The concept of a circular economy should be at the heart of any economic recovery, but particularly a green one. A circular food economy means keeping value in the food chain on by-products or elements that would otherwise go to waste. This therefore goes beyond ideas of redistributing surplus food for free, as important as this is. It helps to put an economic value on these products, which can create jobs whilst also benefitting the environment by reducing waste or landfill. There needs to be more support to scale up or replicate these businesses and move them into the mainstream. Some notable areas are those turning fruit and veg that would go to waste into soups, smoothies, sauces, preserves or fruit leathers (see Rubies in the Rubble, ChicP and Spare Snacks). For many of those products that can’t be turned into something edible for humans, we can make better use of them for animals than we are currently doing by turning them into Ecofeed. The USA, New Zealand, Japan and Australia all allow heat-treated surplus animal protein in non-ruminant feed, and leaving the EU will allow us to define our own rules and innovate on use of food waste for animal feed. A new UK ‘surplus food-to-feed’ industry would create green jobs and new business opportunities spread across the UK .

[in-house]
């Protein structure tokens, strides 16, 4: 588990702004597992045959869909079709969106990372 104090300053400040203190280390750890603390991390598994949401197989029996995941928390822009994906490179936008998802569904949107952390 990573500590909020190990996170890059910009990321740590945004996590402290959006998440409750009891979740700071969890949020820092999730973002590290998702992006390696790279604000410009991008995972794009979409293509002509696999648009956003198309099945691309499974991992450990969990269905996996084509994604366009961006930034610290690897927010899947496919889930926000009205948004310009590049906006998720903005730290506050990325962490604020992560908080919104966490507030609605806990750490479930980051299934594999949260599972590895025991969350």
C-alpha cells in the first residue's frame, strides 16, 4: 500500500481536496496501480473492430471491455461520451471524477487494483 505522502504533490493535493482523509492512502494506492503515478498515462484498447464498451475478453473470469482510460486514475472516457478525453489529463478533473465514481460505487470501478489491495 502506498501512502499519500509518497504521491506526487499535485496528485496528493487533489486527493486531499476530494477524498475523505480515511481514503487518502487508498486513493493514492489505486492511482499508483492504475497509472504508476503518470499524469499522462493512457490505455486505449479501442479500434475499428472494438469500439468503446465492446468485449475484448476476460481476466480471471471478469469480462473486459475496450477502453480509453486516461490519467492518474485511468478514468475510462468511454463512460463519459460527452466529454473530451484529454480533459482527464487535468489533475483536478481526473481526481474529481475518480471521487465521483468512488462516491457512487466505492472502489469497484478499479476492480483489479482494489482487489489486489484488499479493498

Also there are those turning bread and baked goods past their best into beer (see Toast Ale), and looking abroad in Denmark they are closing this loop further by using spent grain from brewing and distillation into snacks, flour, and ultimately bread again – closing the loop (see Agrain and Circular Food Technology). This is the green innovation and technology that the UK needs to invest in and to become mainstream. We would love to see these techniques become a standard part of our baking industry and they could sit alongside our proposals for an Honest Crust Act. This would see bread labelling overhauled to remove one of the barriers to growth of small Real Bread bakers who have to compete with misleading labelling, where currently-unregulated terms such as fresh, wholegrain, artisan and sourdough can be used by larger manufacturers and retailers on products that don’t have the benefits associated with them, with little to no scrutiny . Assuming that some of that market demand would shift with these products, rather than solely rely on convenience, a change in the labelling regulations would create a more level playing field upon which, those smaller businesses could create and support more jobs, as many provide more jobs per loaf.
Retail and Catering